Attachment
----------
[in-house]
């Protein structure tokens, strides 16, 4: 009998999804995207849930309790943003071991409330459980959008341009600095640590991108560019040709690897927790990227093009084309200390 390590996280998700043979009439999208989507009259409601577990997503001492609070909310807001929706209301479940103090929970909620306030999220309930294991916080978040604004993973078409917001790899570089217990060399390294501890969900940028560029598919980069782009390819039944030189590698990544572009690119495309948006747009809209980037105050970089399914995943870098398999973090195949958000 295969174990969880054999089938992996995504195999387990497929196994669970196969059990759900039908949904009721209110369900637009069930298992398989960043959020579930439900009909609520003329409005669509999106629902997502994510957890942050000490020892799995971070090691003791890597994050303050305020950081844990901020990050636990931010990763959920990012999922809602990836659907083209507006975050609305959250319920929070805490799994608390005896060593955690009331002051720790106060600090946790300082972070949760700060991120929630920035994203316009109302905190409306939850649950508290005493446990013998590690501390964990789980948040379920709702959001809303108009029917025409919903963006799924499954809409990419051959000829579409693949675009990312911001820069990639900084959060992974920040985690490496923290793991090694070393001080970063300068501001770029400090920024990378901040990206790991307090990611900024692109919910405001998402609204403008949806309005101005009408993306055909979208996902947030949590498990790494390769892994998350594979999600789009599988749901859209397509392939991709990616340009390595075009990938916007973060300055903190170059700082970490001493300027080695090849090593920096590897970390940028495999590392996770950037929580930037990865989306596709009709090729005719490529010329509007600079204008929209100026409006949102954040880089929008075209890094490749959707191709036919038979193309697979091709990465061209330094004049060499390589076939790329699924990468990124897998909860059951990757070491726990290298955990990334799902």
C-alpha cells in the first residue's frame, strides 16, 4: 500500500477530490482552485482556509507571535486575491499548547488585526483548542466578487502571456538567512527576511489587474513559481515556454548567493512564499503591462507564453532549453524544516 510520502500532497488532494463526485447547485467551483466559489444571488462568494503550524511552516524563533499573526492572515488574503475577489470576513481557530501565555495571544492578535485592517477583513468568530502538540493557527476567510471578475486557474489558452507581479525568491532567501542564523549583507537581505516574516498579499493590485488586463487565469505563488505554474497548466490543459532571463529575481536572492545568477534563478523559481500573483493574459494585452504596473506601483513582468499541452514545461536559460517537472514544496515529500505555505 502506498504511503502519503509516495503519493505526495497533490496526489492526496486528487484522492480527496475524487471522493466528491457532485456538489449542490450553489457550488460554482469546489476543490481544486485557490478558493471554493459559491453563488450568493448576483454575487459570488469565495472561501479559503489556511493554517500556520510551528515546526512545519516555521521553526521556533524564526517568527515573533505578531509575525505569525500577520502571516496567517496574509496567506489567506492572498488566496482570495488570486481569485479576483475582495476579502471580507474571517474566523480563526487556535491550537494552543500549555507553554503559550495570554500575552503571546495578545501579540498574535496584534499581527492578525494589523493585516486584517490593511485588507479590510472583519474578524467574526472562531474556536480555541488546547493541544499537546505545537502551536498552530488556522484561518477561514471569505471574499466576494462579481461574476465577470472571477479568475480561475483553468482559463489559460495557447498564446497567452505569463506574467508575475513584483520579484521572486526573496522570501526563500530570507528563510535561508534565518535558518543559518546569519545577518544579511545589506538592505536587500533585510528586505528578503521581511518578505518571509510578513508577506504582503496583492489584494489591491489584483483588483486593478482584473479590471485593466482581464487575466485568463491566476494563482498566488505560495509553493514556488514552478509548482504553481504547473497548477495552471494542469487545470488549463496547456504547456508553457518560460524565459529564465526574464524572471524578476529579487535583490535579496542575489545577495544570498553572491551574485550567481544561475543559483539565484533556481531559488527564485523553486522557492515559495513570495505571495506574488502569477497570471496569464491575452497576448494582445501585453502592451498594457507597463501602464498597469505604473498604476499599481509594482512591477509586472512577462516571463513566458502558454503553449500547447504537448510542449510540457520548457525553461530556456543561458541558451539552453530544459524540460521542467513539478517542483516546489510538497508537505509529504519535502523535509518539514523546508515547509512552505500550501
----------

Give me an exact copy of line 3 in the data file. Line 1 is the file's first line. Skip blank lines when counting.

C-alpha cells in the first residue's frame, strides 16, 4: 500500500477530490482552485482556509507571535486575491499548547488585526483548542466578487502571456538567512527576511489587474513559481515556454548567493512564499503591462507564453532549453524544516 510520502500532497488532494463526485447547485467551483466559489444571488462568494503550524511552516524563533499573526492572515488574503475577489470576513481557530501565555495571544492578535485592517477583513468568530502538540493557527476567510471578475486557474489558452507581479525568491532567501542564523549583507537581505516574516498579499493590485488586463487565469505563488505554474497548466490543459532571463529575481536572492545568477534563478523559481500573483493574459494585452504596473506601483513582468499541452514545461536559460517537472514544496515529500505555505 502506498504511503502519503509516495503519493505526495497533490496526489492526496486528487484522492480527496475524487471522493466528491457532485456538489449542490450553489457550488460554482469546489476543490481544486485557490478558493471554493459559491453563488450568493448576483454575487459570488469565495472561501479559503489556511493554517500556520510551528515546526512545519516555521521553526521556533524564526517568527515573533505578531509575525505569525500577520502571516496567517496574509496567506489567506492572498488566496482570495488570486481569485479576483475582495476579502471580507474571517474566523480563526487556535491550537494552543500549555507553554503559550495570554500575552503571546495578545501579540498574535496584534499581527492578525494589523493585516486584517490593511485588507479590510472583519474578524467574526472562531474556536480555541488546547493541544499537546505545537502551536498552530488556522484561518477561514471569505471574499466576494462579481461574476465577470472571477479568475480561475483553468482559463489559460495557447498564446497567452505569463506574467508575475513584483520579484521572486526573496522570501526563500530570507528563510535561508534565518535558518543559518546569519545577518544579511545589506538592505536587500533585510528586505528578503521581511518578505518571509510578513508577506504582503496583492489584494489591491489584483483588483486593478482584473479590471485593466482581464487575466485568463491566476494563482498566488505560495509553493514556488514552478509548482504553481504547473497548477495552471494542469487545470488549463496547456504547456508553457518560460524565459529564465526574464524572471524578476529579487535583490535579496542575489545577495544570498553572491551574485550567481544561475543559483539565484533556481531559488527564485523553486522557492515559495513570495505571495506574488502569477497570471496569464491575452497576448494582445501585453502592451498594457507597463501602464498597469505604473498604476499599481509594482512591477509586472512577462516571463513566458502558454503553449500547447504537448510542449510540457520548457525553461530556456543561458541558451539552453530544459524540460521542467513539478517542483516546489510538497508537505509529504519535502523535509518539514523546508515547509512552505500550501